New Focus on an Artistic Argument

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New Focus on an Artistic Argument

Many critics have questioned whether modern design is really art or not. Using arguments largely supported by Modernist ideas that art should exist only for art s sake, the critics often concluded that design was not "pure art," because it was used for commercial purposes. Well, that may have been the case 20 years ago, when Korean design was simply decorative packaging for export products. But design art has undergone dramatic changes over the past decade, as has the art world.

Hybrid mixtures of non-traditional art media, such as computer graphics and video art, have challenged conventional notions. Artists' use of computer-generated images - once the domain of commercial art and fashion advertising - has further blurred the boundary between art and design.

In this context, the "Design or Art," exhibition at the Design Museum in Seocho-dong is ambitious. The Artsonje Center, a mecca for Korean contemporary art, organized the exhibition sponsored by the Ministry of Tourism and the Seoul Arts Center. The exhibition features the works of 17 fine artists and their thoughts on design, or what they think is the boundary between fine art and design. In reality, the artists do not believe there is a boundary between those disciplines.

Their point can easily be grasped within the first five minutes of viewing the show. The exhibition is supposed to illustrate art that inserts design elements, but the result is no different from other contemporary art exhibitions, strongly suggesting that art and design are becoming more and more intertwined.

Lee Soo-kyung's "Artist's Uniform: Korean Version 2000" consists of outfits based on a survey of what people believe contemporary artists should look like. Ms. Lee offers viewers a chance to wear the uniforms and "behave like artists." In doing this, she questions how much an artist's persona and public appearance influence viewers' perceptions of her works. More poetically, Lee So-mi contributes a seat cushion and crystal blind titled "The Running of a Smileman." In an ironic reference to the term "pure art," the literal translation for "fine art" in Korean, Lee describes her works as "pure design." Then she appropriates the word "design" to mean "the process of producing an object that has no direct utility." Her decorative beads and flower-patterned cushions certainly blur perceptions of what is art and what is design.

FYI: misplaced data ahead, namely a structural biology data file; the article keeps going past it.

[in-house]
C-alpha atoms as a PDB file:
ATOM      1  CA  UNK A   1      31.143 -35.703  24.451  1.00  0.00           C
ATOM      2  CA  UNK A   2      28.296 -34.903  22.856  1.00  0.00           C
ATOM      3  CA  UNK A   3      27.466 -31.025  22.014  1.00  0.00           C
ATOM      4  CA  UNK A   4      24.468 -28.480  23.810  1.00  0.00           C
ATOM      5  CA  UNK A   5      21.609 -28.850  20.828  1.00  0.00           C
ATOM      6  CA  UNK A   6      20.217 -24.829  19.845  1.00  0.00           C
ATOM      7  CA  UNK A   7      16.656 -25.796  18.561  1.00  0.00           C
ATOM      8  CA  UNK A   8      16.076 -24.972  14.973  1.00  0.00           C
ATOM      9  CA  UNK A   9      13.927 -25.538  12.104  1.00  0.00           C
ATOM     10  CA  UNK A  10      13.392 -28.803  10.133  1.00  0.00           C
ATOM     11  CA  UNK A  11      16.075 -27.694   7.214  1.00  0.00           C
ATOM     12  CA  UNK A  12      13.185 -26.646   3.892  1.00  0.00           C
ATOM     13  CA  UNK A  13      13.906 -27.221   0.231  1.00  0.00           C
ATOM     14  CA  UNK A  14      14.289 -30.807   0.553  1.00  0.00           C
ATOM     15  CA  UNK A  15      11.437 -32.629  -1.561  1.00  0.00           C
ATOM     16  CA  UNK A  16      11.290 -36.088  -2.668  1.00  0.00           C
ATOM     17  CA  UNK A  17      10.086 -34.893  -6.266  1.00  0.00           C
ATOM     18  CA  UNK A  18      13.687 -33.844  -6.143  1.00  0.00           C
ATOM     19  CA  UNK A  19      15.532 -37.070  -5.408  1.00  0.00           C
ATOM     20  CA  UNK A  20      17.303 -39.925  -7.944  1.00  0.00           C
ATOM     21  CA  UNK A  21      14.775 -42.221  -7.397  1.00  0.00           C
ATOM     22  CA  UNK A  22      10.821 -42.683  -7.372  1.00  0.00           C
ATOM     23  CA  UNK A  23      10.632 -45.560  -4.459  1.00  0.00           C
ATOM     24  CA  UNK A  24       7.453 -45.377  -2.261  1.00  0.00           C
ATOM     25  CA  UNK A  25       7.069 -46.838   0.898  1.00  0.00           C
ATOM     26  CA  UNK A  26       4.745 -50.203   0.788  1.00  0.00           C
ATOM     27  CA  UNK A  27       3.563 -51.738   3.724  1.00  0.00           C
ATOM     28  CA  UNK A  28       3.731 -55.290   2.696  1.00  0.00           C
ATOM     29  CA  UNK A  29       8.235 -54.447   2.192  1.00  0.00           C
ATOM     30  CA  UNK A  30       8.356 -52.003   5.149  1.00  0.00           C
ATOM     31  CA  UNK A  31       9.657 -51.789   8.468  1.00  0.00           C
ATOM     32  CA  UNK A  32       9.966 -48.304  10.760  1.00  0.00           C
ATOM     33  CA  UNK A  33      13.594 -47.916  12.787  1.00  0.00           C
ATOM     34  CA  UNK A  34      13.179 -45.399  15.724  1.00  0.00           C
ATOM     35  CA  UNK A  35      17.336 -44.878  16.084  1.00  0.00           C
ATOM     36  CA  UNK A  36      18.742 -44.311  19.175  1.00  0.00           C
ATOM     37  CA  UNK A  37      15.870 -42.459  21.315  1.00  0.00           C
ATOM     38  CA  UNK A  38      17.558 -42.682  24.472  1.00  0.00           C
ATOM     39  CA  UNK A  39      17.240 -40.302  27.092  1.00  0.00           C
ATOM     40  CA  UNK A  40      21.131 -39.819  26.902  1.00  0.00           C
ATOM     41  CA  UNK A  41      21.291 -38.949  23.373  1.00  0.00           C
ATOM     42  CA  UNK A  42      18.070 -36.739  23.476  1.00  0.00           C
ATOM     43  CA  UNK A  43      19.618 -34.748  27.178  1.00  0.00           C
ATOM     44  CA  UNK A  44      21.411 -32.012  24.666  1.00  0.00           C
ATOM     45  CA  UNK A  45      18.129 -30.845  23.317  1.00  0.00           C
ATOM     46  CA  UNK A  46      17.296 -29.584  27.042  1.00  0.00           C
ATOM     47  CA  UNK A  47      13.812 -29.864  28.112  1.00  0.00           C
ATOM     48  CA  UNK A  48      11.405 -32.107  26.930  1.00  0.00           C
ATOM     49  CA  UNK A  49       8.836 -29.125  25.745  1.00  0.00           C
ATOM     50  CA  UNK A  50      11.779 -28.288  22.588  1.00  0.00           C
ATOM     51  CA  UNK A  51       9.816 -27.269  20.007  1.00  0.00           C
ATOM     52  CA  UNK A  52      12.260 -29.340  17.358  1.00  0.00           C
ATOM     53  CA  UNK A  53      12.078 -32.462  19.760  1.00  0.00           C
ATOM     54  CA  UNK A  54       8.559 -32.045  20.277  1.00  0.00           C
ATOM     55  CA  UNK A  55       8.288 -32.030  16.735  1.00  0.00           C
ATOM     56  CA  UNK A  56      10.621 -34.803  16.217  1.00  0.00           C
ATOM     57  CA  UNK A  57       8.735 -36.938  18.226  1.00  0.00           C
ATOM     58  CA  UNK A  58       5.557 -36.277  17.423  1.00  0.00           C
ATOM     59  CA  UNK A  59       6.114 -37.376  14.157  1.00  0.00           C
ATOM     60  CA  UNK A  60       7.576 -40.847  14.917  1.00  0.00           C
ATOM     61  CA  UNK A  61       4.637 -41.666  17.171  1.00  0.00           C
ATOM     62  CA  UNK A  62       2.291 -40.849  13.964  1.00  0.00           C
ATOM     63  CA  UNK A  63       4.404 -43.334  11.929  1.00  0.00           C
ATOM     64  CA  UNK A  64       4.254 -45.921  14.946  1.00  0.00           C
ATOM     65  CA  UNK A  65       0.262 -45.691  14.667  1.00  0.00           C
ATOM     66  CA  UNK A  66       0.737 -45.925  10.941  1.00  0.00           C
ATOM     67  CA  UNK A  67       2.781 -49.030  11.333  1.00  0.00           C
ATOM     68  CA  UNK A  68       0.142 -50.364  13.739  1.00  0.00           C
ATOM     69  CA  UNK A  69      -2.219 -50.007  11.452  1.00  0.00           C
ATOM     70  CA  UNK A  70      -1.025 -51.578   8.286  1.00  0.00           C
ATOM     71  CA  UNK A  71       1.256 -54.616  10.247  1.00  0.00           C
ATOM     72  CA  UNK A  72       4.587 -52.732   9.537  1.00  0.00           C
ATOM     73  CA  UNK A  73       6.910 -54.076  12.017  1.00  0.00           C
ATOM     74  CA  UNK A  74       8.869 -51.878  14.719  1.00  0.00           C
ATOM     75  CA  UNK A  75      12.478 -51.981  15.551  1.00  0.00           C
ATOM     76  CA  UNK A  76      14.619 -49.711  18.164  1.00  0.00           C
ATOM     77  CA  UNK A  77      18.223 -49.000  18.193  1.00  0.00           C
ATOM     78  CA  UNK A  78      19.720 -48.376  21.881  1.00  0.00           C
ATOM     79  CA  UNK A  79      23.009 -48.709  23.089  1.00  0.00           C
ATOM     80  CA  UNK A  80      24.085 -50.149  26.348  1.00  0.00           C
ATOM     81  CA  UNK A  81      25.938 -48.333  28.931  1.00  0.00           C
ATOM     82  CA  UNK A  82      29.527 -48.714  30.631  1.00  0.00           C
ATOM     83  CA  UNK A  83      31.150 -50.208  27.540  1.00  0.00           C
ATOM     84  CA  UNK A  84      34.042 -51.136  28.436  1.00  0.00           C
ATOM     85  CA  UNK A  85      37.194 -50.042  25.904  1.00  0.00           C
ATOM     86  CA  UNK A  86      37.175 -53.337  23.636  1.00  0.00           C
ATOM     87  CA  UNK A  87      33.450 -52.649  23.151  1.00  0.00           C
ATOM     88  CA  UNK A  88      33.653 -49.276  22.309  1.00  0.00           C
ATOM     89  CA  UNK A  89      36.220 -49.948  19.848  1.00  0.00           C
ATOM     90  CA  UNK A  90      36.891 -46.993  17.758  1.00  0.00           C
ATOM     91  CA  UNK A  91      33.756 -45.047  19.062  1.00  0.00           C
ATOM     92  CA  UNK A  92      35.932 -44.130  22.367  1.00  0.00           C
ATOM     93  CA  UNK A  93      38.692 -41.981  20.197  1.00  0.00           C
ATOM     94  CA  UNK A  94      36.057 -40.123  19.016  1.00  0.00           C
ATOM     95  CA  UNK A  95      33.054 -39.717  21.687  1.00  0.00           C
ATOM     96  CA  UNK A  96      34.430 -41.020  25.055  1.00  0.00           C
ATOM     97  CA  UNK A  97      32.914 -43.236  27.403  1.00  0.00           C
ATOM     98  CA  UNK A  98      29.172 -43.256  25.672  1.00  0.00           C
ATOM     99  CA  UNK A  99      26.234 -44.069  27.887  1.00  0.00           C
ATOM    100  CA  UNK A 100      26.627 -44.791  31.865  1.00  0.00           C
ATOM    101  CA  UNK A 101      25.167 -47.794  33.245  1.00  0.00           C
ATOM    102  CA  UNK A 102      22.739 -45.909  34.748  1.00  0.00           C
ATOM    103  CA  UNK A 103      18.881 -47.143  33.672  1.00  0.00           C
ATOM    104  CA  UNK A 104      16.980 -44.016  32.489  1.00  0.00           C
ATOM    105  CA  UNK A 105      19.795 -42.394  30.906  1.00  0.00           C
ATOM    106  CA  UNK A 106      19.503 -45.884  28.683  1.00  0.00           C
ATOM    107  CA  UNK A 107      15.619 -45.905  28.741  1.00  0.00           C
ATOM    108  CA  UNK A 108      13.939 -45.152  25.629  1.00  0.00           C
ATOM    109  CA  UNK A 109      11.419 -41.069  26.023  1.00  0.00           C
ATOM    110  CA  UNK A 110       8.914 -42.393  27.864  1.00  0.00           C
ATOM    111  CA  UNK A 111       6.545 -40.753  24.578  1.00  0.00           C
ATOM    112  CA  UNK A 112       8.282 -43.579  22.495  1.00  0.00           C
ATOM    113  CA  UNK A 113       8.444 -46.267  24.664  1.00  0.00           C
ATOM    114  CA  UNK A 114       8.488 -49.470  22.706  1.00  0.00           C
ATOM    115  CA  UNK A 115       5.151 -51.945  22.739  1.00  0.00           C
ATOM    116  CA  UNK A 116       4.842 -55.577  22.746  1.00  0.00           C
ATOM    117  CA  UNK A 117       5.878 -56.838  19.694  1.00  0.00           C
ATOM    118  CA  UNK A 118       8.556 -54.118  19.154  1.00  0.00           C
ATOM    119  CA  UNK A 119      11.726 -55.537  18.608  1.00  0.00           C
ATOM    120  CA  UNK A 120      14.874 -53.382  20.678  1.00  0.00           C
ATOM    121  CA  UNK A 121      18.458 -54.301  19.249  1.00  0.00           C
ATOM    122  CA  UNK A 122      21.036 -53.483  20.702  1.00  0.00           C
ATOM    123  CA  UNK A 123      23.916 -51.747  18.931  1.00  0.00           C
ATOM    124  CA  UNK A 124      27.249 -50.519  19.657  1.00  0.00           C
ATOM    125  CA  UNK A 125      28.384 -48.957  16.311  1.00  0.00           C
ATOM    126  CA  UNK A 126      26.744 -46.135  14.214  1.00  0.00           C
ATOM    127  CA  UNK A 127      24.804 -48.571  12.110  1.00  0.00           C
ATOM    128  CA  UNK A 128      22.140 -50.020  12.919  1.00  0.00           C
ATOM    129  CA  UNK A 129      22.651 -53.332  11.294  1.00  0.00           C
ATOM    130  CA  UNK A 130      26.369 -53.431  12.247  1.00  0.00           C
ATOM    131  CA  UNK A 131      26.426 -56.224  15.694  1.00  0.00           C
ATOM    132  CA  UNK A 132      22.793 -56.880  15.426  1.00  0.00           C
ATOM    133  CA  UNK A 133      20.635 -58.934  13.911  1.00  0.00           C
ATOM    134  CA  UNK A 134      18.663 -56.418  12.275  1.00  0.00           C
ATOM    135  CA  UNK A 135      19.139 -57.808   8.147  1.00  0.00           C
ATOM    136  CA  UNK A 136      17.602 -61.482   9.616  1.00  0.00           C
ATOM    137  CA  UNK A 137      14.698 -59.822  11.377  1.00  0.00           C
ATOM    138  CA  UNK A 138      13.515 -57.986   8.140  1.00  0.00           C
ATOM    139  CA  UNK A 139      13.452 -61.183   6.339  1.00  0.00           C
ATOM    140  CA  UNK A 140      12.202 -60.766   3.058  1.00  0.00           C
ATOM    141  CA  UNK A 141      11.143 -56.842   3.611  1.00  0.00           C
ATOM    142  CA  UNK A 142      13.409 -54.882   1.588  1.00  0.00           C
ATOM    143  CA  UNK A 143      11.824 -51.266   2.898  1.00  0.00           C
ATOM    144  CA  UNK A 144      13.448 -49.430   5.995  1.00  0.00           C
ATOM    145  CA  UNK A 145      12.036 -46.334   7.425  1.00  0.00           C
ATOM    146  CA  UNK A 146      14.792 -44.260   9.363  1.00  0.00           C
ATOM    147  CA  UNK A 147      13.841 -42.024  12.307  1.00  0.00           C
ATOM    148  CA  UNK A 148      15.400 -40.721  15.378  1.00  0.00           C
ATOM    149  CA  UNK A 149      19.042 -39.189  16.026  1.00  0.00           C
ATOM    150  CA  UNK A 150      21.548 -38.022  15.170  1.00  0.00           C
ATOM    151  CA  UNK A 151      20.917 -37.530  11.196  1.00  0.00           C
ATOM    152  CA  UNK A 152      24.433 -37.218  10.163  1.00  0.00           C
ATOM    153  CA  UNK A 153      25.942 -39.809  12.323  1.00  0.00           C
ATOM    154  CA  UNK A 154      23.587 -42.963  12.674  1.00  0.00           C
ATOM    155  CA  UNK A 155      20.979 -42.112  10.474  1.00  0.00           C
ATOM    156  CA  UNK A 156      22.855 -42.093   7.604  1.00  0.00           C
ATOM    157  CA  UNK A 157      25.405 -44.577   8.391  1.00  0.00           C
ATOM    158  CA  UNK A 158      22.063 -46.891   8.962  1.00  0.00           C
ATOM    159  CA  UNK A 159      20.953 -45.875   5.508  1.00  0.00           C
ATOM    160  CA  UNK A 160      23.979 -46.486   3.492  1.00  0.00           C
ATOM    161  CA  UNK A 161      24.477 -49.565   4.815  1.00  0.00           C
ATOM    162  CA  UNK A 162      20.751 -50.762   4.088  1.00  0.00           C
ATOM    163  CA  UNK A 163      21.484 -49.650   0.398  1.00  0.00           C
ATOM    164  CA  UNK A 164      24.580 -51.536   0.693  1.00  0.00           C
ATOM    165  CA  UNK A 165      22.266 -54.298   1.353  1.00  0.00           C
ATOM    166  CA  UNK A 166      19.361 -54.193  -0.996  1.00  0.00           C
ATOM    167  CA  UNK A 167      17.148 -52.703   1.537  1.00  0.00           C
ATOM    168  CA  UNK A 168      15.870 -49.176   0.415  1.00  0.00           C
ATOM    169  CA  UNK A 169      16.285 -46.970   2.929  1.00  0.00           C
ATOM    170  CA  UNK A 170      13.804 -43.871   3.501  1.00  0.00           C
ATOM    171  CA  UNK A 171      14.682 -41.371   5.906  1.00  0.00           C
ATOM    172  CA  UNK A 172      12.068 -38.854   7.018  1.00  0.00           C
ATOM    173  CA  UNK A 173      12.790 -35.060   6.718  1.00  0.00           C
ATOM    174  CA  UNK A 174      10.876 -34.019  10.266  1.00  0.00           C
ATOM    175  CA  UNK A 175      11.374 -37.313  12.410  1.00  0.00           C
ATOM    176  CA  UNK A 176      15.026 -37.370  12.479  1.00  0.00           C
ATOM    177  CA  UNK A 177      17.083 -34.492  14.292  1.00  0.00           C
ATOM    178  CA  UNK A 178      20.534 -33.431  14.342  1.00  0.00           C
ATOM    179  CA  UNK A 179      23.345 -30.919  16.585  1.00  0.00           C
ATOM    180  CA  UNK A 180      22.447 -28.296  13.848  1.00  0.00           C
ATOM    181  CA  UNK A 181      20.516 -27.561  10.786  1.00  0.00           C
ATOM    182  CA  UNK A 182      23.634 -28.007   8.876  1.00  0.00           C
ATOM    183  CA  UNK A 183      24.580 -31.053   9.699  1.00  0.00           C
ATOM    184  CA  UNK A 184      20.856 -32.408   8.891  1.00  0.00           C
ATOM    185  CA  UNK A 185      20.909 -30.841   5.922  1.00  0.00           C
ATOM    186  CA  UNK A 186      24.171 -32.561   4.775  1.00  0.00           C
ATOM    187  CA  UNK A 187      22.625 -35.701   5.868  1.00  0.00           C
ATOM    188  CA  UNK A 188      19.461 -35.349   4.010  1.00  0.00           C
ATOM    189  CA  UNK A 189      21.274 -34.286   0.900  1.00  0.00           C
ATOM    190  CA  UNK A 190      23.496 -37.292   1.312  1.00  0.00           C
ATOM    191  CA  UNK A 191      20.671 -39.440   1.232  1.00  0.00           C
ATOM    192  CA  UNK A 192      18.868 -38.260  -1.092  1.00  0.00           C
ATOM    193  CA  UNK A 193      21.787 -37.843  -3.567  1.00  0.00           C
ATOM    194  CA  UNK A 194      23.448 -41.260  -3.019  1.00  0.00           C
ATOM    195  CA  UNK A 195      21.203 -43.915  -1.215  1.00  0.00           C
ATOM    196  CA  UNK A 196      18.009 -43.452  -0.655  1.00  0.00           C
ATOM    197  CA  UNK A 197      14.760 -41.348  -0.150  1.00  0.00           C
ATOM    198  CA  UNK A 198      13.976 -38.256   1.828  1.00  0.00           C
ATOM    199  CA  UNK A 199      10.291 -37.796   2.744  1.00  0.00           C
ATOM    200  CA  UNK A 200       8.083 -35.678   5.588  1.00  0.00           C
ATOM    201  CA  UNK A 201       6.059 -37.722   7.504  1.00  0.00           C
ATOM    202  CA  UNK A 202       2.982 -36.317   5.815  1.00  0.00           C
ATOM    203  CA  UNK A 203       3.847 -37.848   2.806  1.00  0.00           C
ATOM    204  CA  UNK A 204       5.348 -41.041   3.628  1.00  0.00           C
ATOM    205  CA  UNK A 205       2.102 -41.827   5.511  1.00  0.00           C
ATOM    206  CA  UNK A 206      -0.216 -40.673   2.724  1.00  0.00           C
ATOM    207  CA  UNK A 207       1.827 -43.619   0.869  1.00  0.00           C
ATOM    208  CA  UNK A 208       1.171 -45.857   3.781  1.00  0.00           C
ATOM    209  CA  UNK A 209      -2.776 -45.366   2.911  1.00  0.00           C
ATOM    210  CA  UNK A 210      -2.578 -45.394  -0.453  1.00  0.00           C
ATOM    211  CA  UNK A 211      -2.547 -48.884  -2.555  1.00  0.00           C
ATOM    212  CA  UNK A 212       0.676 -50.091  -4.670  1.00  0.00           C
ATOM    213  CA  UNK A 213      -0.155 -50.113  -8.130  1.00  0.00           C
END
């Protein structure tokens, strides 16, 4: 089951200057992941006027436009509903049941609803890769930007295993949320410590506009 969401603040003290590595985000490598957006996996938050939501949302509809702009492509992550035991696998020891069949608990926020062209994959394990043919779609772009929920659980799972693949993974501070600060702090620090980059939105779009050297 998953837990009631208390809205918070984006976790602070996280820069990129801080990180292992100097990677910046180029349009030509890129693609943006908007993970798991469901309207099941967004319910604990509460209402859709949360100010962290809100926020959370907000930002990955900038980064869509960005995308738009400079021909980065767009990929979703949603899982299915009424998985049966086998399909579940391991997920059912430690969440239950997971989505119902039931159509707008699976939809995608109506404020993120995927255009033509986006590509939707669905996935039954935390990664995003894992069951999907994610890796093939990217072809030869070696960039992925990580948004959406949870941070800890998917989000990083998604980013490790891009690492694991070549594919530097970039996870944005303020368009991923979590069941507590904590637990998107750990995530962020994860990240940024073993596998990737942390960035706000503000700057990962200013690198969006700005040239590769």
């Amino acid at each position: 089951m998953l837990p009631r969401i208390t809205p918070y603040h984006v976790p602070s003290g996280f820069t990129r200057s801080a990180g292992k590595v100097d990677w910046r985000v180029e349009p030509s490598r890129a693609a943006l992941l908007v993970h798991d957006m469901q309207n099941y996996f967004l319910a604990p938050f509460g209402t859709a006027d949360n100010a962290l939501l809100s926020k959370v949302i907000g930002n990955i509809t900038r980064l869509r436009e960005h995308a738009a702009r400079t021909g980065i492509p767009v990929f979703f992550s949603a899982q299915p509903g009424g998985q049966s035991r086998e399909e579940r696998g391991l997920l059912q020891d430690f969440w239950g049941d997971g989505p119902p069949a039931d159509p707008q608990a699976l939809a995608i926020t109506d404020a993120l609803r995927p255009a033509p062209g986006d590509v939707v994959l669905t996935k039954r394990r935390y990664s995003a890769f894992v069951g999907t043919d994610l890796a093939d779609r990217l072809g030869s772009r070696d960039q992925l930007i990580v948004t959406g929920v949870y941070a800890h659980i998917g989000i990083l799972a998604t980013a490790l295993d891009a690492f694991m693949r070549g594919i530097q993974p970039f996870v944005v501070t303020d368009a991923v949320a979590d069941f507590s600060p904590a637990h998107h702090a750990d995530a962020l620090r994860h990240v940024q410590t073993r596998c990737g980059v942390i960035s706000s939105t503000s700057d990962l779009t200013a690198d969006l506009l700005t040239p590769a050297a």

Choi Jung-hwa, an installation artist who participated in the 1997 Kwangju Biennale and the San aulo Biennale in 1998, presents a dozen artificial morning glories on a pedestal. Filled with visual puns and ironic references to high art and glorified icons from Korean pop culture, his plastic art is a perfect sample of kitsch. The artist, who is also an interior designer, a costume designer and a freelance cinematic art director, says art to him is nothing more than "a hobby."

Although his provocative statement is simply non-sense to most fine artists, his work is free of tradition and frequently challenges the confined beauty of traditional art. Hong Kyung-taek's luscious food paintings stand somewhere between decorative design and painting. Painted with traditional techniques with a heavy influence of pop culture, the works often focus on human desire.

Paris-based video artist Kim Soon-ki presents "Regardes-Voir," an optical chart with various codes and Chinese characters instead of numbers. By displaying the chart at the gallery's entrance, Ms. Kim questions whether there is a set way of "reading art." The chart also questions the public's split notions about art and design. The construction and arrangement of the gallery space has been nicely distributed among the participating artists. Ahn Kyu-chul arranged the lighting, and Lee Mi-kyung created unique tables instead of rigid pedestals. The catalogues, designed by Choi Jung-hwa, look more like artists' books. "Design or Art" curator Kim Myung-hwan says the exhibition is an attempt "to ask questions about the situation and condition of contemporary design." Established in April last year, the Design Museum specializes in exhibitions that focus on experimental designs.

Mr. Kim spoke to Joongang Ilbo English Edition about the current state of Korean design. "Even if you look at the college programs, design is still categorized under 'applied art,'" he said. "Fine art, on the other hand, is called soonsu misul, literally meaning 'pure art.' Even in the name, there is an assumption that art should always exist solely for its own sake. Anything other than that is a craft." Mr. Kim is not alone in his concerns. Contemporary art critic Lee Young-joon cites as an example Andy Warhol, the 1960s pop artist who made silkscreen prints of American icons such as Campbell's soup cans and Marilyn Monroe. Mr. Lee asks: "Are Warhol's works regarded as masterpieces because his prints are technically well-made? Or is it because his art questioned American popular culture? Or was it the artist's persona and his sensational public statements that made everyone want to see his
work?"

The answer is not simple. Perhaps it is almost unnecessary even to discuss the identity of art in contemporary society. As art and culture constantly fluctuate, it is impossible to establish a clear boundary between genres. Art becomes interdisciplinary. After all, clothes are mix-and-match; food is a fusion. "Art or Design" continues through Jan. 20. Contact the Design Museum at 02-580-1540 for more information.


by Park Soo-mee

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